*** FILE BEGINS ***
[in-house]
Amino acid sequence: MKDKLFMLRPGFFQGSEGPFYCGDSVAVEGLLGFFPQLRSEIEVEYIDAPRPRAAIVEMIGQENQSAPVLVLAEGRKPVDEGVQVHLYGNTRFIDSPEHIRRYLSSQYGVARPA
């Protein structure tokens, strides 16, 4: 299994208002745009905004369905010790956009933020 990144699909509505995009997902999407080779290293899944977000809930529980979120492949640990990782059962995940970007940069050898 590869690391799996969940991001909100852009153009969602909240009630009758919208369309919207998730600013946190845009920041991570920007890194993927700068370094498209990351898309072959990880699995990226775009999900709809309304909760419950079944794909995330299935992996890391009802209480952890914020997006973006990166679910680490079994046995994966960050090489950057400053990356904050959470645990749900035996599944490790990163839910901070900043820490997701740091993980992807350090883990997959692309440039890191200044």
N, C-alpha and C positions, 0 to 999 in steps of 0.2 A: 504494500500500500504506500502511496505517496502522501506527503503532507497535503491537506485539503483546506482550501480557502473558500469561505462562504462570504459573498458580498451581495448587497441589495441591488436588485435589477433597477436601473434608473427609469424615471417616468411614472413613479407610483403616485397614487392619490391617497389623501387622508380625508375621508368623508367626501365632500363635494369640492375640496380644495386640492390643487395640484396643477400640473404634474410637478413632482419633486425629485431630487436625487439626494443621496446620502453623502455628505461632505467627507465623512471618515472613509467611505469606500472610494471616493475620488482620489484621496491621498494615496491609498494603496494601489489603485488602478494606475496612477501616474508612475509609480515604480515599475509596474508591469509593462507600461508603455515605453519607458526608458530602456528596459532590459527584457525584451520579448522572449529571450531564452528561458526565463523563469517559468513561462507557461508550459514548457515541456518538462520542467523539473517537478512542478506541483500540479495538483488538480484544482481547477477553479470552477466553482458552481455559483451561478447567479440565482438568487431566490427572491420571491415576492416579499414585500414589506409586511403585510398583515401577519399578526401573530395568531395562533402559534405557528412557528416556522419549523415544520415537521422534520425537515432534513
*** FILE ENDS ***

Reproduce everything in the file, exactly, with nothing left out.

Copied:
[in-house]
Amino acid sequence: MKDKLFMLRPGFFQGSEGPFYCGDSVAVEGLLGFFPQLRSEIEVEYIDAPRPRAAIVEMIGQENQSAPVLVLAEGRKPVDEGVQVHLYGNTRFIDSPEHIRRYLSSQYGVARPA
């Protein structure tokens, strides 16, 4: 299994208002745009905004369905010790956009933020 990144699909509505995009997902999407080779290293899944977000809930529980979120492949640990990782059962995940970007940069050898 590869690391799996969940991001909100852009153009969602909240009630009758919208369309919207998730600013946190845009920041991570920007890194993927700068370094498209990351898309072959990880699995990226775009999900709809309304909760419950079944794909995330299935992996890391009802209480952890914020997006973006990166679910680490079994046995994966960050090489950057400053990356904050959470645990749900035996599944490790990163839910901070900043820490997701740091993980992807350090883990997959692309440039890191200044």
N, C-alpha and C positions, 0 to 999 in steps of 0.2 A: 504494500500500500504506500502511496505517496502522501506527503503532507497535503491537506485539503483546506482550501480557502473558500469561505462562504462570504459573498458580498451581495448587497441589495441591488436588485435589477433597477436601473434608473427609469424615471417616468411614472413613479407610483403616485397614487392619490391617497389623501387622508380625508375621508368623508367626501365632500363635494369640492375640496380644495386640492390643487395640484396643477400640473404634474410637478413632482419633486425629485431630487436625487439626494443621496446620502453623502455628505461632505467627507465623512471618515472613509467611505469606500472610494471616493475620488482620489484621496491621498494615496491609498494603496494601489489603485488602478494606475496612477501616474508612475509609480515604480515599475509596474508591469509593462507600461508603455515605453519607458526608458530602456528596459532590459527584457525584451520579448522572449529571450531564452528561458526565463523563469517559468513561462507557461508550459514548457515541456518538462520542467523539473517537478512542478506541483500540479495538483488538480484544482481547477477553479470552477466553482458552481455559483451561478447567479440565482438568487431566490427572491420571491415576492416579499414585500414589506409586511403585510398583515401577519399578526401573530395568531395562533402559534405557528412557528416556522419549523415544520415537521422534520425537515432534513